Eating disorders are serious and potentially life-threatening mental health disorders. The common types of eating disorders are anorexia nervosa, bulimia nervosa, binge eating disorder or a mixed type with a combination of symptoms.
People with eating disorders use food and weight as a way to cope with emotional distress. The central problem for people with eating disorders is that they judge their self-worth predominantly or entirely in terms of their shape and weight and their ability to control their shape and weight.
In contrast the majority of people appraise their self-worth on multiple domains of their life (relationships, work, creativity etc.). This core thinking problem in eating disorders results in an intense preoccupation with weight and leads to marked changes in eating, exercise interest and use of other weight compensatory behaviors. These thoughts and behaviours become an unhealthy preoccupation and become severe enough to interfere with the person’s functioning and relationships.
Eating disorders require appropriate assessment and treatment to address the complex physical, nutritional, psychological and mental health needs of those suffering with these disorders. Early detection and treatment has been found to have a better outcome.
All age groups, gender, socio-economic and cultural background can be affected by eating disorders, though adolescents and young woman are at heightened risk.
A person with an eating disorder can be underweight, normal weight or overweight.
In Western countries, 5-10% of young women have some form of eating problems, though 1-3% have an eating disorder.
Types of eating disorders
Anorexia nervosa is characterised by significant restriction of food, excessive weight loss, dangerously low body weight, intense fear of weight gain and thinking one is overweight despite being seriously underweight.
Bulimia nervosa is diagnosed when a large amount of food (more than most people would eat in a meal) is eaten over a short period of time which is then followed by the use of compensatory weight loss behaviour; vomiting, use of laxatives, over-exercising or frequent dieting or fasting.
People with bulimia nervosa may be very secretive and ashamed of their bingeing and compensatory behaviour.
Binge eating disorder
Binge eating disorder is characterised by periods of uncontrolled, impulsive or continuous eating to the point of being uncomfortably full. There is usually no compensatory behaviour after bingeing which may result in obesity. Repeated binges often result in feelings of shame and self-hatred. Many people with binge eating disorders may also suffer with depression and alcohol problems.
The majority of people who have eating disorders may not be diagnosed with anorexia, bulimia or binge eating disorder and these individuals may be found to have other specified feeding and eating disorder (OSFED).
These people may have some features of the various eating disorders. OSFED is an equally serious disorder which also requires professional help.
It may appear that each of these disorders is distinct. However, these disorders have much in common and individuals may migrate between the disorders.
Signs and symptoms
It can be sometimes difficult to determine whether a person has an eating disorder, some individuals can be within a healthy weight range, there may be shame and guilt about their behaviour and they may go to great lengths to hide it away. Many do not realise they have a problem and others do not want to give up their behaviour as it may serve some purpose for them.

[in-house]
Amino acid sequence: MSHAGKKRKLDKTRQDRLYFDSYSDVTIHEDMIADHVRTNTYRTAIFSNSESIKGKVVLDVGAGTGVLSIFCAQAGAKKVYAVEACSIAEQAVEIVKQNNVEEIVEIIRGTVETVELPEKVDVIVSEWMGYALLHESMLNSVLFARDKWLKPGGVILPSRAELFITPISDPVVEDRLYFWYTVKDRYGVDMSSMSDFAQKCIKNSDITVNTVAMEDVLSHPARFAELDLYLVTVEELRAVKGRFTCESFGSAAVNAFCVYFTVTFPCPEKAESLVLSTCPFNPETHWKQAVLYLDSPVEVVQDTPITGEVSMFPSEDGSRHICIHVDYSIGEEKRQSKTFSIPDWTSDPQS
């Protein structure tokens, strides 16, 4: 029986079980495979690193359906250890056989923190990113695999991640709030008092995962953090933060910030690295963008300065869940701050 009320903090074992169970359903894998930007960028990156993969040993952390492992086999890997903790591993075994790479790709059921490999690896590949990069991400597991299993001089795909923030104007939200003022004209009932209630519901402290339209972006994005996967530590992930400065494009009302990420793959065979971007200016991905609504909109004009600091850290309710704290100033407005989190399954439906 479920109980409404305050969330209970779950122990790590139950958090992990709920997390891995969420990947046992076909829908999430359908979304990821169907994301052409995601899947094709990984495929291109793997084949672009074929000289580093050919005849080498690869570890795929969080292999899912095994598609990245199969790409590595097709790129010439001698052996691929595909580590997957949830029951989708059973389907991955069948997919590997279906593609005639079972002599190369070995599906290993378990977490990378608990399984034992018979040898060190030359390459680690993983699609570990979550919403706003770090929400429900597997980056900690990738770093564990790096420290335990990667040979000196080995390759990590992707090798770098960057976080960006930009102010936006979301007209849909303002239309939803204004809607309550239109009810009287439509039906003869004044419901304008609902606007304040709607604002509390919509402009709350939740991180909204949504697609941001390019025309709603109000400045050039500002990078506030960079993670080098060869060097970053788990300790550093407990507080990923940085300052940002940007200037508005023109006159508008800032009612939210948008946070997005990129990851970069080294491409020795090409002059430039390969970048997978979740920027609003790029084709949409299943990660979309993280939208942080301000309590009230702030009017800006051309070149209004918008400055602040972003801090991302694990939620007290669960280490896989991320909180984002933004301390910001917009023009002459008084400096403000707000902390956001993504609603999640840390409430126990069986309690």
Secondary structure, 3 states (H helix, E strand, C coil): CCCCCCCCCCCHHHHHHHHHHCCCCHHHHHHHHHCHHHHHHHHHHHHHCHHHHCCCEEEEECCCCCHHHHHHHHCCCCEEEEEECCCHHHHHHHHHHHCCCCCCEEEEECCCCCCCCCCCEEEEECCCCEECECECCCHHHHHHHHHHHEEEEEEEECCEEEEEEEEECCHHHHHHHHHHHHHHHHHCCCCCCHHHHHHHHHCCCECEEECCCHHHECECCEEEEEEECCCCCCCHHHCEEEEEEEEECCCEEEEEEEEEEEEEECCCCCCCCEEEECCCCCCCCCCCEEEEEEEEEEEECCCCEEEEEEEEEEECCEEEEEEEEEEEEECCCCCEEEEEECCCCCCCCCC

The following are symptoms and signs of a possible eating disorder and any combination can be present. A person may also present with several of these symptoms and yet may not have an eating disorder.
- Dieting behaviours - restriction of food, calorie counting, avoidance of certain food types/groups (forbidden foods)
- Vomiting and/or laxative use (periods spent in bathrooms, immediately after meals)
- Excessive periods of exercise which may be carried out in a ritualistic manner, experiencing distress if unable to exercise
- Binge eating (disappearance of food and hoarding large amounts of food)
- Avoidance of eating meals, particularly in social settings
- Development of behaviours around body shape and weight (excessive time spent looking in the mirrors, repeated weighing of self, body checking such as pinching around waist, measuring parts of the body regularly)
- Behaviours focused around food (interest in nutrition, cookbooks, preparing meals for others but not consuming it oneself)
- Social withdrawal and gradual decline in interests previously enjoyed
- Extreme body dissatisfaction
- Distorted body image (reports looking/being fat when normal or underweight)
- Sensitive to any comments about exercise, food, body shape or weight
- Heightened anxiety around mealtimes
- Weight loss or weight fluctuations
- Changes or loss of the menstrual cycle
- Swelling around the cheeks or damage to teeth from vomiting.
Causes of an eating disorder
Studies suggest that anorexia, bulimia and binge eating disorders are complex genetic diseases, in which the risk of developing eating disorders in first-degree relatives is increased 10-fold. About one-third of genetic risk for eating disorders, depression, anxiety and addictive disorders may be shared.
Developmental changes of puberty (hormonal increase, and brain development), stressful events and challenges could trigger eating disorder behavior and the subsequent nutritional deprivation on the developing brain may maintain the difficulties. Birth-related perinatal complications and premature delivery increases the risk of developing an eating disorder.
Clinical perfectionism, core low self-esteem, mood intolerance, difficulties in expressing emotions, fear or avoidance of conflict, competitiveness and interpersonal difficulties
History of teasing bullying particularly when based on weight and shape, sexual or physical abuse, personal or family history of obesity.
Need for early intervention